Childhood abuse and neglect (CAN) and intimate partner violence victimization (IPV) is prevalent among lesbian, gay, and bisexual individuals (LGB). Identification of distinct patterns of childhood and adult victimization, including technology-mediated and face-to-face IPV, and their cumulative relations to mental/behavioral health challenges, among LGB people is needed to facilitate identification of at-risk individuals.
Using latent class analysis, we first sought to identify patterns of lifetime interpersonal victimization, primarily five types of CAN and IPV in LGB emerging adults. Second, we examined if LGB-status and race/ethnicity predicted class-membership; third, we assessed differences between the latent classes on emotion dysregulation, depressive and anxiety symptoms, and alcohol use.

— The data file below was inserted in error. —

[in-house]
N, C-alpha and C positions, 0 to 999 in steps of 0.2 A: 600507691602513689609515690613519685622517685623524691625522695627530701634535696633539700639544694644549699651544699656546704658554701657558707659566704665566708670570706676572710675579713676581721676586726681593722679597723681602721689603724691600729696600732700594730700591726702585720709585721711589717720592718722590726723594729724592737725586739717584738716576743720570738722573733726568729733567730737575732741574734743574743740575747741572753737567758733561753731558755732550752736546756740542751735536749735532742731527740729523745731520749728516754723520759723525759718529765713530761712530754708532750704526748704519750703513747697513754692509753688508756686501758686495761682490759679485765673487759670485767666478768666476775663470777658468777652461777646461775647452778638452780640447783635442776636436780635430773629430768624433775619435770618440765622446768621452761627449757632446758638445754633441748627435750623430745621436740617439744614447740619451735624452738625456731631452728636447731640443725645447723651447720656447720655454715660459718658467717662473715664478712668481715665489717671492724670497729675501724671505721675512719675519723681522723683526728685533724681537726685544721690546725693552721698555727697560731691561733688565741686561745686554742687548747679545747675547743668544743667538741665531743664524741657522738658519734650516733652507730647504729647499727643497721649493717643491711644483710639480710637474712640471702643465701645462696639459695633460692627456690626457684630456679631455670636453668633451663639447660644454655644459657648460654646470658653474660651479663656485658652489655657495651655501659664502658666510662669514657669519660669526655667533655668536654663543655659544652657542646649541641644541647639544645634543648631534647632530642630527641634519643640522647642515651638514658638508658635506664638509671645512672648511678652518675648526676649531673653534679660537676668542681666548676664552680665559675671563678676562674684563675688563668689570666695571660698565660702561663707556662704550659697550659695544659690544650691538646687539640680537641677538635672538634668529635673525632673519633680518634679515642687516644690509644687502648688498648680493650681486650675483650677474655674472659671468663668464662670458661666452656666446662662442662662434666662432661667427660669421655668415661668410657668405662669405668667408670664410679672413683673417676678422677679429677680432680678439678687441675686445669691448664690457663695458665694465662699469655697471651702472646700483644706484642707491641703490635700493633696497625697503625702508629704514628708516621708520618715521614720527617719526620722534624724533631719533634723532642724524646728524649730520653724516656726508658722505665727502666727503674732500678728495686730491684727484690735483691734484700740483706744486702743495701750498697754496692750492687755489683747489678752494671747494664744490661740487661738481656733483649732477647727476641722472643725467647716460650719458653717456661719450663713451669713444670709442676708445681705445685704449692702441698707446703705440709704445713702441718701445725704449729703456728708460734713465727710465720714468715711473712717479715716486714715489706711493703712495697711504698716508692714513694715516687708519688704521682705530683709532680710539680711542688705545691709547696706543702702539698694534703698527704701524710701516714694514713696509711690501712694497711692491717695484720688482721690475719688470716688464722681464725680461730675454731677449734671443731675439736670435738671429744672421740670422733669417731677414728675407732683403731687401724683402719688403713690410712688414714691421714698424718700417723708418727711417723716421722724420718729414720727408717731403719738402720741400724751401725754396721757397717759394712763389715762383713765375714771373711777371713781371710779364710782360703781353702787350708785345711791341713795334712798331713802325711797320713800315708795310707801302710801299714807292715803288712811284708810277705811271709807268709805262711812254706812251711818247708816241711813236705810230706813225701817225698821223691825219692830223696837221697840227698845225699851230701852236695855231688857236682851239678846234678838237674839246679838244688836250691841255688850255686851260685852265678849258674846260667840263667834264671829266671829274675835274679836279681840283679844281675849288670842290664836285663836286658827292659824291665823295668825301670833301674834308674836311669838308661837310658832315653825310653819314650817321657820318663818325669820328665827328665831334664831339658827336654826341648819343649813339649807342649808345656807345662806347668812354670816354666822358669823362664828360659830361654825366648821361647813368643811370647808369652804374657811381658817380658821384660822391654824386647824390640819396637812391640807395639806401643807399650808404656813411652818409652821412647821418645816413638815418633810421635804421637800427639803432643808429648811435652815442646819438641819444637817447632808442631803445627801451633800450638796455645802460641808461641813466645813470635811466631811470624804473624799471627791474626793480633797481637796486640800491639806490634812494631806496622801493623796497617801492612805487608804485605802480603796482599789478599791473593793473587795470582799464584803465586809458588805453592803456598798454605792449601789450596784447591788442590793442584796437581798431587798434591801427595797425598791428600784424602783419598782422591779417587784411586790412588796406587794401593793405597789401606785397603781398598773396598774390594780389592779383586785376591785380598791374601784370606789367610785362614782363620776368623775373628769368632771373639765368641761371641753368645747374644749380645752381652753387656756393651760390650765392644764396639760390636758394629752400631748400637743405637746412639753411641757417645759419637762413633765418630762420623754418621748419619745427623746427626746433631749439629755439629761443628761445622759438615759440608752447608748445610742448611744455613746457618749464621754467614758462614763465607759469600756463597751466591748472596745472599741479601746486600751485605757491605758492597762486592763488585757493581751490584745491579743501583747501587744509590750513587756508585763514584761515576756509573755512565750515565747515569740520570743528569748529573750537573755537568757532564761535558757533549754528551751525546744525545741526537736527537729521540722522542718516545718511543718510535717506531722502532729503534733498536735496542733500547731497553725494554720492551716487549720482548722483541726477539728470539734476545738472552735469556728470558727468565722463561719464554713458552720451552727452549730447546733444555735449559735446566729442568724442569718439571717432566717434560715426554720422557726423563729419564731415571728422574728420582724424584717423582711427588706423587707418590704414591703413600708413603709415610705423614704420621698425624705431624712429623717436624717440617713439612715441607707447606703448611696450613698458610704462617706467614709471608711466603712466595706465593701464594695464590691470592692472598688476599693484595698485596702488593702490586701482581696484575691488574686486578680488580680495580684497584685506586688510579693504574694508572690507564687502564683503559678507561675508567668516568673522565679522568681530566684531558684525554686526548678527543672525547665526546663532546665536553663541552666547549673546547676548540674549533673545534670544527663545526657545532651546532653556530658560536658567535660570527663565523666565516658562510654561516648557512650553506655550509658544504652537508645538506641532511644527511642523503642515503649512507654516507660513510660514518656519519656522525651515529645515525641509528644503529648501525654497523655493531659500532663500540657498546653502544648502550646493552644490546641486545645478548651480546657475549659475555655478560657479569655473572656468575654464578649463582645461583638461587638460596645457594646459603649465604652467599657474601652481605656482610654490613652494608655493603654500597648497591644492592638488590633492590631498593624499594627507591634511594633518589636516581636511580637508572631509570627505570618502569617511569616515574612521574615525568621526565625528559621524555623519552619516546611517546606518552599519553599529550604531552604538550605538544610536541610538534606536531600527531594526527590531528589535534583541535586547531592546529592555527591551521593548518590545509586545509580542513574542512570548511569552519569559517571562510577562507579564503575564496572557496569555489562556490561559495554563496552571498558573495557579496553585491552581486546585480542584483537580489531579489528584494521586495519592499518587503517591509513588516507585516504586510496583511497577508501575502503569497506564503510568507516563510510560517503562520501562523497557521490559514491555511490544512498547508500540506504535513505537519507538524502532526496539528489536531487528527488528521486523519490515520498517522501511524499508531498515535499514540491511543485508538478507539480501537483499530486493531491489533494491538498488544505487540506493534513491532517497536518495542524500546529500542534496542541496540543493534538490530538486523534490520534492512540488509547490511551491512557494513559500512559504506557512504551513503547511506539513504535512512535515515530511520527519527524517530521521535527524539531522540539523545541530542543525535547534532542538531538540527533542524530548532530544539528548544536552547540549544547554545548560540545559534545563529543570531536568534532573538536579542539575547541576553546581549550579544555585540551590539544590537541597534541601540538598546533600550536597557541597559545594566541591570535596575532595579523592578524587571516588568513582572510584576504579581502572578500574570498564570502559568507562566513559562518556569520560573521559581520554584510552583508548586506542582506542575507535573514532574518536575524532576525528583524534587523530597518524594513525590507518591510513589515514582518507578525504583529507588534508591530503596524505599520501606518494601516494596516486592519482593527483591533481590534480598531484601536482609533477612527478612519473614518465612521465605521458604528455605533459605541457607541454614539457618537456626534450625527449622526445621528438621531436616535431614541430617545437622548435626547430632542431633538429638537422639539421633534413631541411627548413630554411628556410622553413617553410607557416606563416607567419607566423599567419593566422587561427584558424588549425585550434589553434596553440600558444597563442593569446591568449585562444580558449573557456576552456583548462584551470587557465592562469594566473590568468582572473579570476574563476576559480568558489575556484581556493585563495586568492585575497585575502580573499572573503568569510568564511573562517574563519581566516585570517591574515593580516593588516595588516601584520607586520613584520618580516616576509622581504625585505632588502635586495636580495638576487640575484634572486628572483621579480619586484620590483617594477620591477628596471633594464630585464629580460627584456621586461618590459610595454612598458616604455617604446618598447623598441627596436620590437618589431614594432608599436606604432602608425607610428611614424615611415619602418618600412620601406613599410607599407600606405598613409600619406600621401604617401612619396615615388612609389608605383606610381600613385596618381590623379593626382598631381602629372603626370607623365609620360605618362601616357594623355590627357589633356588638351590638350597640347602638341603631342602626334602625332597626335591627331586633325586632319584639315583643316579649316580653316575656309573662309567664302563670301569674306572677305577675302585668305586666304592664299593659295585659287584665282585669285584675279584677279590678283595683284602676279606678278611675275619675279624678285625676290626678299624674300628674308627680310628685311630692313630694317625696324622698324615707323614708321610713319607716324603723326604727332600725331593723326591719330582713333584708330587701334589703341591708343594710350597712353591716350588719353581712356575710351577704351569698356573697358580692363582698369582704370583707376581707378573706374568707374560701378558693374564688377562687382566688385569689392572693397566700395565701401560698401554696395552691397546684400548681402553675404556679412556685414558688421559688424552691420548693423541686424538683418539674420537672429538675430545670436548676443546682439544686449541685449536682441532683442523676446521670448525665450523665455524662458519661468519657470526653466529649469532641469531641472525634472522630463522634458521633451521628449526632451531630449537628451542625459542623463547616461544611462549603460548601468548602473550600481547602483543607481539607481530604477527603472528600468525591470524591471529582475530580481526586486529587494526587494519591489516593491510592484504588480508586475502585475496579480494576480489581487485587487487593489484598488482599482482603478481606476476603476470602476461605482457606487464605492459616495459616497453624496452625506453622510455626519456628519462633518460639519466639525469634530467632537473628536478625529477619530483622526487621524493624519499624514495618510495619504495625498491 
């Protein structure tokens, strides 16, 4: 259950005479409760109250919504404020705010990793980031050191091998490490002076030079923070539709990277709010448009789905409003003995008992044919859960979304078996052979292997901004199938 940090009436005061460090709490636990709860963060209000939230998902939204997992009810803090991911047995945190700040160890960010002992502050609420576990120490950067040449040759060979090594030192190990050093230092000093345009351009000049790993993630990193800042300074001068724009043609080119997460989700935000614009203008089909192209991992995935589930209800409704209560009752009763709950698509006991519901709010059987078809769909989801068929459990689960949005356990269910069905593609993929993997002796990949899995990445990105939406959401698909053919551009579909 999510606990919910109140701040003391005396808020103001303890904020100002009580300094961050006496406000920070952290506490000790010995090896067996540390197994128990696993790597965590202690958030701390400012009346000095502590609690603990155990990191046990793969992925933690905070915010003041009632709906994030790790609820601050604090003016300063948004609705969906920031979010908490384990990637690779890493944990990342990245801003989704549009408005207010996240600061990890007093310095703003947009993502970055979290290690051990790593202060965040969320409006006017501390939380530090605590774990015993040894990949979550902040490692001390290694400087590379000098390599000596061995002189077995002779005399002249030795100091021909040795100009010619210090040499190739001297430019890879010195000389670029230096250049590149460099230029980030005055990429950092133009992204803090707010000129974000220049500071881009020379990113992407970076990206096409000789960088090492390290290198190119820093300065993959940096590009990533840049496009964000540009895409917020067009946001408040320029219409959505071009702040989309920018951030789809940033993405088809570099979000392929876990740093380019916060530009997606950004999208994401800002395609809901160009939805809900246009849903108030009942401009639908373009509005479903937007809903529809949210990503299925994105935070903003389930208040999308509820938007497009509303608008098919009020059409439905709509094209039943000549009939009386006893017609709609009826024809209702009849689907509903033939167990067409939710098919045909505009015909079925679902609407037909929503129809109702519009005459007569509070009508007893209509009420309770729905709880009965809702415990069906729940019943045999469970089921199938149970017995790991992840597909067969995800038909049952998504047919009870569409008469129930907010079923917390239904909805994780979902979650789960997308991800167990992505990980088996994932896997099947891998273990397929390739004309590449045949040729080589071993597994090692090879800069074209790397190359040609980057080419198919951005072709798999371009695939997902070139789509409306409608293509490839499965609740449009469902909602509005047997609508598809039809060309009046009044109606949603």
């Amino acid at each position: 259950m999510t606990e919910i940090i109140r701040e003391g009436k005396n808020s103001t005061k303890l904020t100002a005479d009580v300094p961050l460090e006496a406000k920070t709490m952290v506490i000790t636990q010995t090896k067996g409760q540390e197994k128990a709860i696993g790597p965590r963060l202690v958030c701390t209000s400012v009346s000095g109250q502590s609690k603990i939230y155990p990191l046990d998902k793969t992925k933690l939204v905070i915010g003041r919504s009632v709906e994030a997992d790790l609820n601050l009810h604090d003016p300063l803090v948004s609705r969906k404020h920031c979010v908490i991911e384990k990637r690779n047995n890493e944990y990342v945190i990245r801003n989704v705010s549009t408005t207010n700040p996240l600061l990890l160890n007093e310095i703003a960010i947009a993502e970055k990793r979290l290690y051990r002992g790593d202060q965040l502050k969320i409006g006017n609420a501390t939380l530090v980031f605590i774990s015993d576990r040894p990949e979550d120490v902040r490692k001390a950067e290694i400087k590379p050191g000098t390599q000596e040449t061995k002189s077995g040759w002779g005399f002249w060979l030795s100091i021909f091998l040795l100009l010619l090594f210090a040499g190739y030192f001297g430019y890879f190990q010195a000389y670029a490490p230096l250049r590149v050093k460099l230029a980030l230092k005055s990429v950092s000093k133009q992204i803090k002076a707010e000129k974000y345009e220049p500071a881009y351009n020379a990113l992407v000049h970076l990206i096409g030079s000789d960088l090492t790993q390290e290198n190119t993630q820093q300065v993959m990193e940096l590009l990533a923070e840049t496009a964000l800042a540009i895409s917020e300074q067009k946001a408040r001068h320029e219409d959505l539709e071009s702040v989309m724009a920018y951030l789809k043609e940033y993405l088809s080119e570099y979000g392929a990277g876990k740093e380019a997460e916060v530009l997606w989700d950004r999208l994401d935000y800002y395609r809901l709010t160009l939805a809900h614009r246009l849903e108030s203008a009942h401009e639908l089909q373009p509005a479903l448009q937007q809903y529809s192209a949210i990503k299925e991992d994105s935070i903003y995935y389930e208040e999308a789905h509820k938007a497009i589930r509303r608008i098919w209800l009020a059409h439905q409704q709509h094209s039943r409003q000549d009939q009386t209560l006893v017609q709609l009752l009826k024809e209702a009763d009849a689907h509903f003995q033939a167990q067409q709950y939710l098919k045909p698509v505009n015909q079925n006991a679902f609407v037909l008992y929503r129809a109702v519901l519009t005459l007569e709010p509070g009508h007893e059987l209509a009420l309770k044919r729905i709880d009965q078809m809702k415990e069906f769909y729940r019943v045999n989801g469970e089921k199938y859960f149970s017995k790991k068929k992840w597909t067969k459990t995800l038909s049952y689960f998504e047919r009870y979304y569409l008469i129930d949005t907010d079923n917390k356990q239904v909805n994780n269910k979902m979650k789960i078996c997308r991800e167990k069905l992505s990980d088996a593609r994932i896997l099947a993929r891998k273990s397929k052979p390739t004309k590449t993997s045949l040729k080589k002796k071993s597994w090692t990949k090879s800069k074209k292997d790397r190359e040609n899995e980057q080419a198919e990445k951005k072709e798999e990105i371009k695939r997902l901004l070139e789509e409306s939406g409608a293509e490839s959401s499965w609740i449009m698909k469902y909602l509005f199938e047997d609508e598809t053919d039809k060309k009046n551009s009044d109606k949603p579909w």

Participants were 288 LGB adults between 18–29 years (M = 25.35, SD = 2.76; 41.7% gay/lesbian) recruited via Amazon MTurk.
Methods and results
The 3-step LCA identified five-latent classes: high victimization, childhood emotional abuse and neglect, cybervictimization, adult face-to-face IPV, and lower victimization. People of color (including Hispanics) were more likely to be in the high victimization class, and bisexual individuals, especially bisexual women, in the childhood emotional abuse and neglect class. High victimization and childhood emotional abuse and neglect classes had elevated emotion dysregulation levels and depression and anxiety symptoms, and the high victimization class reported the highest levels of alcohol use.
Findings suggest a detrimental effect of cumulative interpersonal victimization on emotion dysregulation and the mental/behavioral health of LGB emerging adults, with bisexuals and LGB-people of color at heightened risk of cumulative victimization and of related mental/behavioral health challenges.